The trick on how to achieve the dreamy water look is simple: long exposure. The basic goal here is to have your shutter open long enough that it captures movement in the water, while the rest of the environment is perfectly still. This is best achieved using shutter priority mode (Tv on Pentax, or S on Nikon), since it gives you direct control over your digital camera shutter speed.
Since our goal is to try and keep shutter open for as long as possible, camera shake will be an issue, rendering hand holding the camera virtually impossible. Make no mistake, you will need a tripod, or some other camera support. You can always look for a nearby rock or some piece of cloth to rest your camera on, while it takes the photo. Since I live on the north and more often than not carry my woolen cap with me, it proved more than adequate for the job.
To ensure the best quality of your shot do the following:
- set the ISO sensitivity of your digital camera to minimum,
- set the shooting mode to shutter priority (S or Tv on the mode dial).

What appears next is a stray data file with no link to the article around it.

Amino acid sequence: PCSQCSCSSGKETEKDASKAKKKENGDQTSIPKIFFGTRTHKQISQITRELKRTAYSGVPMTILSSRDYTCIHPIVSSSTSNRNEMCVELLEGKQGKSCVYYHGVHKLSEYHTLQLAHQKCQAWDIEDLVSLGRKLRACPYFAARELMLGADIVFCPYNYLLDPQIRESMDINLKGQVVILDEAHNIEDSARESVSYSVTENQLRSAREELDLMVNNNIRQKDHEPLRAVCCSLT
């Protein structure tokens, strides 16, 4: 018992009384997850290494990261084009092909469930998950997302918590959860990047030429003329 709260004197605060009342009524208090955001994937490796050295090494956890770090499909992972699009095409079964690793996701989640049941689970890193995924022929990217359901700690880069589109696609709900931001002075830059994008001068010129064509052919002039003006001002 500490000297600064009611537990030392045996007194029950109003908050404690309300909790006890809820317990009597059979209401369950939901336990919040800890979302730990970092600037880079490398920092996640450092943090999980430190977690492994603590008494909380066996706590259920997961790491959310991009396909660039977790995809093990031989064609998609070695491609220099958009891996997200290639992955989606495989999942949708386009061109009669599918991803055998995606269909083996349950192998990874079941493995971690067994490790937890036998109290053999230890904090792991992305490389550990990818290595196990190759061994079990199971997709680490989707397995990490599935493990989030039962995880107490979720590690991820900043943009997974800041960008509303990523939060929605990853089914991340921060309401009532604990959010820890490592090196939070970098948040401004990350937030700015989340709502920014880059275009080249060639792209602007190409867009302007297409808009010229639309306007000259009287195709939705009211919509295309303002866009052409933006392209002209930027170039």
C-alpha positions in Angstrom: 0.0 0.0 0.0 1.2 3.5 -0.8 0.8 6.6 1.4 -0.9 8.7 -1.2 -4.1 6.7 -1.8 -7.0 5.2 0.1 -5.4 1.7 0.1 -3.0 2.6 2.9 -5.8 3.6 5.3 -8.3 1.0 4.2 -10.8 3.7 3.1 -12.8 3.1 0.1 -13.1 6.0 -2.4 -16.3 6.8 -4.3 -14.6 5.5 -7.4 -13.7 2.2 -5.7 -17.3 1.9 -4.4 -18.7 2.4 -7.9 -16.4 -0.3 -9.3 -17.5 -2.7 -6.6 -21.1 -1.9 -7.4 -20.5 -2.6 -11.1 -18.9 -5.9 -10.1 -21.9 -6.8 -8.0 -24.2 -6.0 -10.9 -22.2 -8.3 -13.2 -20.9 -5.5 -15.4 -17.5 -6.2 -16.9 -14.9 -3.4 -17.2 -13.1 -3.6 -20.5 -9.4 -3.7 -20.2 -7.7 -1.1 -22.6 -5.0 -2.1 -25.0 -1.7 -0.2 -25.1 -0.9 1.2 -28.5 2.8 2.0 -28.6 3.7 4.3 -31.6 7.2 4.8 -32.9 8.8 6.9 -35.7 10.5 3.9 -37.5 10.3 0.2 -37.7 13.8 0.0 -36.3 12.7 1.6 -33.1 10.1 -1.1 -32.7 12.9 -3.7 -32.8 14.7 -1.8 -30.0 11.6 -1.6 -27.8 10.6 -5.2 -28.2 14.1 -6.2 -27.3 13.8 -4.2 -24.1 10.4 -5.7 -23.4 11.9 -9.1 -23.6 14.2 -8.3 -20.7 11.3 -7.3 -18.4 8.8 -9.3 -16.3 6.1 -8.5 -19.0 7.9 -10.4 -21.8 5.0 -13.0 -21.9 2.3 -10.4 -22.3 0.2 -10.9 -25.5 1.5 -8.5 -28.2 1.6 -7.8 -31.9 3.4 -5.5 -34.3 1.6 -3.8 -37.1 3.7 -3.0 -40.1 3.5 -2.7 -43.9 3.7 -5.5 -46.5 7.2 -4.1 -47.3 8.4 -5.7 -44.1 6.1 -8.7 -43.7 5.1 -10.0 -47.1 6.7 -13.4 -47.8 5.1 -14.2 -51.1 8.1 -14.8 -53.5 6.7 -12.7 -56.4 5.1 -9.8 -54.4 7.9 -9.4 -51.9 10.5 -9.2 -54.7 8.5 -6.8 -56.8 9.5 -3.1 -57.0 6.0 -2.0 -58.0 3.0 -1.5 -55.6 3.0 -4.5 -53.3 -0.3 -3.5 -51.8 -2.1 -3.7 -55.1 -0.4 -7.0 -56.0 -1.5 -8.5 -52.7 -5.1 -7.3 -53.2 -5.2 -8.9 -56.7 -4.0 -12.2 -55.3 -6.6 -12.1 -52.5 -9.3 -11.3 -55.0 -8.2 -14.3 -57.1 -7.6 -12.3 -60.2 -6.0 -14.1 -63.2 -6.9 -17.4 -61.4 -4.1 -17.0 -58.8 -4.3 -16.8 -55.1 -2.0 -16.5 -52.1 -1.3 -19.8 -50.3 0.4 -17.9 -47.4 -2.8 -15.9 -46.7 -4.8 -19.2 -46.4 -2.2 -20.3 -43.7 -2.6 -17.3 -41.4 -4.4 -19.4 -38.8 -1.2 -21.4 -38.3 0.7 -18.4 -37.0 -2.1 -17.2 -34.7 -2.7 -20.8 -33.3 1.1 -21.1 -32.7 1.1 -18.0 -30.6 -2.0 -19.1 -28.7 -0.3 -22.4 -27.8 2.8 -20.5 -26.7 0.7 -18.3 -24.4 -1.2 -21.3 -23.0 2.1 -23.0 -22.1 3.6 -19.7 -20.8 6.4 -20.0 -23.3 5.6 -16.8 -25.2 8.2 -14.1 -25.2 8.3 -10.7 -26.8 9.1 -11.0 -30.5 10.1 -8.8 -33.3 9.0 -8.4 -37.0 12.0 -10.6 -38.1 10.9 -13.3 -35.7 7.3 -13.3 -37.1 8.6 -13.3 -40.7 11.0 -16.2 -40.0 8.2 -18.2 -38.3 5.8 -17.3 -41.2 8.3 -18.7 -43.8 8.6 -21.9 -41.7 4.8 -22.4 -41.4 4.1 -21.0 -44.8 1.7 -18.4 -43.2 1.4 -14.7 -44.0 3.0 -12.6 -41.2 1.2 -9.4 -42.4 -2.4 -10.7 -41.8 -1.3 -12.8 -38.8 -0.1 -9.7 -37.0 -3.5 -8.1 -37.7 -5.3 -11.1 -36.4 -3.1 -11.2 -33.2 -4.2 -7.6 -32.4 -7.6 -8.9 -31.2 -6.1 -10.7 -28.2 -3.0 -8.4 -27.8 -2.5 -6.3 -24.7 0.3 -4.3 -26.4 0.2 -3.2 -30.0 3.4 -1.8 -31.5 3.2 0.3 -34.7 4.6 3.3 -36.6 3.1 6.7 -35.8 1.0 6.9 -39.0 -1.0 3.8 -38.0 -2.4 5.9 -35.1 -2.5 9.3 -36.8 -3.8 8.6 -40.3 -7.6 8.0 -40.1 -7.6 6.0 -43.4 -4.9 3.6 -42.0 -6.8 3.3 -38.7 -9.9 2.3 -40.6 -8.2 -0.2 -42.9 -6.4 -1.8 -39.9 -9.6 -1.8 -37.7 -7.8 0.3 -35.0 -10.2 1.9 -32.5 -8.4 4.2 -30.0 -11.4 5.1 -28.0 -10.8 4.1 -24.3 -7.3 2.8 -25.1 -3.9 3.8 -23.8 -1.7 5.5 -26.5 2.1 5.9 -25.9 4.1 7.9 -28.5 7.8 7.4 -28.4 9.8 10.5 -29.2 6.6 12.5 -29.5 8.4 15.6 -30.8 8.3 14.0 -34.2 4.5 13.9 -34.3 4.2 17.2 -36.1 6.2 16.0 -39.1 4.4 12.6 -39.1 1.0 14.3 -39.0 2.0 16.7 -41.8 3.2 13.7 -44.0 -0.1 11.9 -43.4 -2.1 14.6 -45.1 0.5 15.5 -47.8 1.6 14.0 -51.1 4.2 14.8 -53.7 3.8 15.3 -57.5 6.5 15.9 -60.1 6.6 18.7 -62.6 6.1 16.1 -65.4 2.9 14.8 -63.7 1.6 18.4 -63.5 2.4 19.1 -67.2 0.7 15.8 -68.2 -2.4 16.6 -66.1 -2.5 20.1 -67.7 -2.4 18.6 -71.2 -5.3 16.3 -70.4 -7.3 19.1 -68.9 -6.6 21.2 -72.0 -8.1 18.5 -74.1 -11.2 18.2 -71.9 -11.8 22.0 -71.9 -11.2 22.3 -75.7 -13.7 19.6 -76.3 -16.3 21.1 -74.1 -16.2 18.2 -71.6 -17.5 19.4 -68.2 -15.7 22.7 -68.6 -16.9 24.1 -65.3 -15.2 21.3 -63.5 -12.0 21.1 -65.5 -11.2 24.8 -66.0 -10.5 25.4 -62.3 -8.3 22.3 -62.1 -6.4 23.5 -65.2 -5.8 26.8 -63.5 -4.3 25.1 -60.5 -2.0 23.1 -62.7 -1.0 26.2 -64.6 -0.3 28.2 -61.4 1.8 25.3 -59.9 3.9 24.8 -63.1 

- set the shutter speed to approx 5 seconds
- put the camera in self-timer mode, or remote release if you have it
- compose the shot, and press the shutter button
Depending on the amount of the light available, you should be able to make a decent exposure with these settings. However the problem with long exposure does not come with too little light. Actually it is quite the opposite. Since the shutter has to stay open long enough to achieve dreamy water look (5-10 sec), there is a real risk that you will end up with overexposed image.
Generally keeping your ISO sensitivity to it’s minimum, and setting aperture to its minimum should keep exposure in check, however on a bright day you might need to resort to using filters that will reduce the amount of light reaching your digital camera’s sensor. These filters are called neutral density or ND filters. The ND filter will reduce the amount of light reaching your sensor by half (1 stop ND filter), effectively doubling the exposure time. Typical ND filters are 1, 2, and 3 stop filters. That means that if your default exposure was 5 sec with no filter, that your exposure can be extended to 10, 20, or 40 sec respectively(5×2=10 x2=20 x2=40).
Try it out and let us know how it went. Happy shooting.